Even before Nnamdi Kanu, leader of the proscribed Indigenous People’s of Biafra (IPOB), made a dash for Nairobi in pursuit of a bait that had him as the guest of Nigeria’s spy police, President Muhammadu Buhari’s government had been a pariah in the South East. This image crisis was on full blast ahead of the 2015 elections, even when he rocked Isiagwu top and red cap to campaign in the Igbo-speaking areas, and earlier, especially around the 2011 elections, when his wisecrack in Hausa was famously misinterpreted as a call to electoral violence.
But the President doesn’t seem to give a damn about such wild perception of his persona and leadership, and this isn’t peculiar to any group or region. Either in watching so-called bandits overrun northern states, where he was once seen as the light of anti-rich revolution or dispelling reports that he champions “Fulanization” agenda, which is a dangerously sensationalized accusation, Buhari’s disinterest in his accountability to the governed and necessary optics has always been certain and condescending.
- PODCAST: A Deeper Look At How Some Nigerian Elites ‘Siphon’, Hide Loots
- Igboho’s supporters protest in Ibadan, demand his release
Buhari’s current relationship with the South East, and the media representation of it, was defined in the crossfire of polarizing politics enabled by challenging then-President Goodluck Jonathan in 2015. The latter was marketed as a candidate of the Igbo and, amidst the opportunism, he even adopted and emphasized an Igbo middle name—Azikwe—to exaggerate his ethnic ties to the South East. What was lost in the political mudslingings that ensued was the reality of Buhari’s choice of Igbo running mate, twice–when he first emerged in 2003 and four years later, in 2007.
The two electoral experiments were, until the Atiku/Obi ticket of 2019, the closest the Igbo had been to Aso Rock since the return to democracy—or since Alex Ekwueme’s stint as Vice President between 1979 and 1983. So, it must’ve shocked Buhari himself that his alliances with south-eastern political heavyweights, Dr. Chuba Okadigbo, former President of the Senate and Chief Edwin Ume-Ezeoke, former Speaker of the House of Representatives in the Second Republic, failed to arouse interest from the South East. His supporters were predominantly northern and were the reason he polled 32% of the total votes in his first outing and 31% in the second. For his third contest, he switched to partnering with the South West and that proved to be his most realistic experiment as it earned him the presidency in 2015, at his fourth shot.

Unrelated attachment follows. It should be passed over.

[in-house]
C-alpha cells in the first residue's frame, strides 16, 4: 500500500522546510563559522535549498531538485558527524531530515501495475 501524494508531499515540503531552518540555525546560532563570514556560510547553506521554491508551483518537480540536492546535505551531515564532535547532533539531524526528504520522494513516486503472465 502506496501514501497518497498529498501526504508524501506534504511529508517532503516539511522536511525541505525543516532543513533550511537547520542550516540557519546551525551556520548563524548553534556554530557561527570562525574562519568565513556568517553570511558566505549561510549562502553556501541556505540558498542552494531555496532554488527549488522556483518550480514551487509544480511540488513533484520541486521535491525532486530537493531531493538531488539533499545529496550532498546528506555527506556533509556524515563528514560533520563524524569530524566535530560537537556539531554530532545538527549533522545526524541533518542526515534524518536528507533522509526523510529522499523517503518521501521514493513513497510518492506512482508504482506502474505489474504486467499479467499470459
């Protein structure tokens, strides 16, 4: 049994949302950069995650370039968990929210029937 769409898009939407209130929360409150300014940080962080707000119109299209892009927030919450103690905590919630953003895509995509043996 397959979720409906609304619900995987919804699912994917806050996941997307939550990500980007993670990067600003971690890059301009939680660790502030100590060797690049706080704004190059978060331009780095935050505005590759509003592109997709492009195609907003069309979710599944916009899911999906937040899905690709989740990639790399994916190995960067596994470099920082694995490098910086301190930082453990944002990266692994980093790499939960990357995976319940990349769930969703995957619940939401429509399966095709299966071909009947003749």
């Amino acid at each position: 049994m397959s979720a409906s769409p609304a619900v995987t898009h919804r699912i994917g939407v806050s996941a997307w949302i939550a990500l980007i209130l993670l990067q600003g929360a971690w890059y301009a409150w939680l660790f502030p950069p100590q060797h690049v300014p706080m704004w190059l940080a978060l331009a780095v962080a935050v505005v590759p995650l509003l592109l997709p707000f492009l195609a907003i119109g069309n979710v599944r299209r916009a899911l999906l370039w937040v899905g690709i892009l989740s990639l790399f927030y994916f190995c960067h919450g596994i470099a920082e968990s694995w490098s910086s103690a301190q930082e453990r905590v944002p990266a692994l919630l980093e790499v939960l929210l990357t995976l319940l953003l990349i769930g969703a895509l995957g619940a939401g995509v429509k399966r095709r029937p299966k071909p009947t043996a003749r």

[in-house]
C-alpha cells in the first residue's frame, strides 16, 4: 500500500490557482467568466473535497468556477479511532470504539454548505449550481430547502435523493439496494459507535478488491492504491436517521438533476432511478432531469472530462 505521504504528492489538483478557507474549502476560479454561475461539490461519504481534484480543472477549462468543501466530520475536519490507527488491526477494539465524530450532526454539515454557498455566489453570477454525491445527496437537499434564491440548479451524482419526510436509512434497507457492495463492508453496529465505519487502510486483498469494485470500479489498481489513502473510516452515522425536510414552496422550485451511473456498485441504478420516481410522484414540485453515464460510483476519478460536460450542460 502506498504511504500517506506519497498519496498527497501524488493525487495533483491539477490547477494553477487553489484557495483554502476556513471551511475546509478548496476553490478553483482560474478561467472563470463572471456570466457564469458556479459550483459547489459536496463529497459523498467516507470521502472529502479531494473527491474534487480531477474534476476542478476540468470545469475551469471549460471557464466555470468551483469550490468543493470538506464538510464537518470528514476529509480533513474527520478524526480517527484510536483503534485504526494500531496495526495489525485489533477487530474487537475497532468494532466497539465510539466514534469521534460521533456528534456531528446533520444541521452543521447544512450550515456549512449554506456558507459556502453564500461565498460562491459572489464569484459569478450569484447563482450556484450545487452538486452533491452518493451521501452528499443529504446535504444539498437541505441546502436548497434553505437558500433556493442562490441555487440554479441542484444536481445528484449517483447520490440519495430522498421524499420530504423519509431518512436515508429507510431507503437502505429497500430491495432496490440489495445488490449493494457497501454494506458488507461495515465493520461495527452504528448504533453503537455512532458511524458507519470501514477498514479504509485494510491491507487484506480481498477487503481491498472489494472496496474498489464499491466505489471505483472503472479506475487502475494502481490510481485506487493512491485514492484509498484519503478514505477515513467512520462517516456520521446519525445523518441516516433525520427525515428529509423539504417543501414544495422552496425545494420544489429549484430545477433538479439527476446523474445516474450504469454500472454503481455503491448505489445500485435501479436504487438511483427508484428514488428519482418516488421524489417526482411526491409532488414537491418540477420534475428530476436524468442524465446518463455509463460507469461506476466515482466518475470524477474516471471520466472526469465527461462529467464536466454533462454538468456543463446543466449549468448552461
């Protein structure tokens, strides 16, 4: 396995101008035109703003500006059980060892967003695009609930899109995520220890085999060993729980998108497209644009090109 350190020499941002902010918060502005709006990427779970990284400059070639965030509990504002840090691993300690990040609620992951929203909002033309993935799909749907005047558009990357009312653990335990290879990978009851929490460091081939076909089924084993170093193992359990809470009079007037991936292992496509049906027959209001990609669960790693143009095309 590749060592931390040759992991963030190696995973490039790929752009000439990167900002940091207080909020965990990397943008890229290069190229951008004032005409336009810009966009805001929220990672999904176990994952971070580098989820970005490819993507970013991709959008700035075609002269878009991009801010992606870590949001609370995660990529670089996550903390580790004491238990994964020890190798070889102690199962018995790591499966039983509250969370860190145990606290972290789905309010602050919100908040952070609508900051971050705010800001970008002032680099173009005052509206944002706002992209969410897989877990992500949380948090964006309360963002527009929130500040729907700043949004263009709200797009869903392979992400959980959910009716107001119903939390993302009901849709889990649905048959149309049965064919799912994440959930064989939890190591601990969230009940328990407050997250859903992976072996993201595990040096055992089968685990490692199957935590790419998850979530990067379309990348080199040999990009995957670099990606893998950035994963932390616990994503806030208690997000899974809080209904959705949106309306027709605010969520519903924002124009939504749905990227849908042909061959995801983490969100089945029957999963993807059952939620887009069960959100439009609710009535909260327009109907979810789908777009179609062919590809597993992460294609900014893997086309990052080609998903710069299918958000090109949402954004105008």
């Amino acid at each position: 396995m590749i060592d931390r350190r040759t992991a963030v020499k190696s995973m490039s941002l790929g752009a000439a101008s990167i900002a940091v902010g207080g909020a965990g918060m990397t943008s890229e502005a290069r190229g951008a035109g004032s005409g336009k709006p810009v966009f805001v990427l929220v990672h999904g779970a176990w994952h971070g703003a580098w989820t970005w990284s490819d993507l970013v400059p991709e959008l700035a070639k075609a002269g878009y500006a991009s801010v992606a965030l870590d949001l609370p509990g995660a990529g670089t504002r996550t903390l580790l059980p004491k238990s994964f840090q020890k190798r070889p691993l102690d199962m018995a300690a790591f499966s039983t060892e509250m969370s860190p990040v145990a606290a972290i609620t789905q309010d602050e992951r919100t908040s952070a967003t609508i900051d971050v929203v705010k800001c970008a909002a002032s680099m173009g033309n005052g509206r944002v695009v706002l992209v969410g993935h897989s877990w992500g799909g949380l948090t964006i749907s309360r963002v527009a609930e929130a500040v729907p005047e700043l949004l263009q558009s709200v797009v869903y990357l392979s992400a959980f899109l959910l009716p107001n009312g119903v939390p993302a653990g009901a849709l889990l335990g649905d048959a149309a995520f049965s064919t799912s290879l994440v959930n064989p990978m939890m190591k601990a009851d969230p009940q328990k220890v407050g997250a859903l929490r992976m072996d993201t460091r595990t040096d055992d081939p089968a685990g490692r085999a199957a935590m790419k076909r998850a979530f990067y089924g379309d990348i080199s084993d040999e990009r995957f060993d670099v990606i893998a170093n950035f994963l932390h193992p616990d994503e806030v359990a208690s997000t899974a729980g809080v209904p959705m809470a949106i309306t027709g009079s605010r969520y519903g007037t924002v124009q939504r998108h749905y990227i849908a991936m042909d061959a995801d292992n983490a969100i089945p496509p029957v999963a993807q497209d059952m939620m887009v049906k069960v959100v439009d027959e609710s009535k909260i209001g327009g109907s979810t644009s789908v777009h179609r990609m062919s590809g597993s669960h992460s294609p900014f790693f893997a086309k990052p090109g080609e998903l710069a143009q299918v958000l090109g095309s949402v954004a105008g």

The ruling All Progressives Congress (APC) inherited Buhari’s image problem in the South East, which has been growing worse since he appeared at the United States Institute of Peace in 2015 and explained why the constituencies that gave him 97% of their votes couldn’t be “treated on some issues with constituencies that gave me 5%”. It alarmed the South East and was variously cited to justify why they had opposed him and would continue to do so. In reality, though, the South East has benefitted more than the North, Buhari’s stronghold, in infrastructure development, among which is the much-politicized Second Niger Bridge. The North, on the other hand, has been a hub of white elephants, from the Mambilla hydropower plant to Baro Port. Even the security compromise in the North tells how much Buhari has “prioritized” the region.
Ever since the election, the APC has functioned as a conspiracy of the North and the South West against their Igbo counterparts. Aside from the two parties that formed the APC being from the two regions, as are the president and the vice president, this politicized existence of the much-maligned Fulani herders, who’ve been fiercely pathologized in the South, drives the narrative of the party as “Hausa-Fulani” controlled, and unsympathetic to the South East. This has legitimized the notoriety of IPOB, and even the sub-region’s political elite is afraid of calling out the group in the media.
As the major national opposition party, the People’s Democratic Party (PDP) also thrived on these portrayals of the ruling party as a murderous shield of the Fulani herders and sectional, which is the obsession of Kanu-led Biafra advocates. When, for instance, the late Dr. Mailafia Obadiah was invited to respond to questions after revealing that some northern establishment was plotting to launch a jihad, the PDP were quick to defend him, and thus promoted the crude and bigoted regionalization of a clear-cut national problem.
Similarly, the judicial magic that produced Hope Uzodinma of the APC as Imo state Governor escalated the damning characterization of the ruling party as a self-serving villain, even though the same judicial technicalities favoured the PDP in Zamfara and Bayelsa states under the same Buhari. Not even the high-powered defection of the PDP stalwarts like Governor David Umahi of Ebonyi state to the APC has been able to redeem the ruling party’s place in the area. The Deputy Governor of Anambra State, Nkem Okeke, who defected to the APC ahead of the last governorship election in the state also failed to read the room—that this anti-APC sentiment is beyond mere political differences.
Anambra’s governorship election is a referendum on the APC in the region. With the All Progressives Grand Alliance (APGA) candidate, Professor Charles Soludo, polling 46.46% of the votes cast to emerge winner and PDP’s Valentine Ozigbo 22.28%, Andy Uba of the APC lags with 17.92% of the votes. It was a loud rejection of the ruling party, and a challenge to revisit its engagements with the people and operations in the region. The APC is paying for the indecisions of the government it controls at the centre, and this representation comes at a price the party may not be prepared to pay in 2023.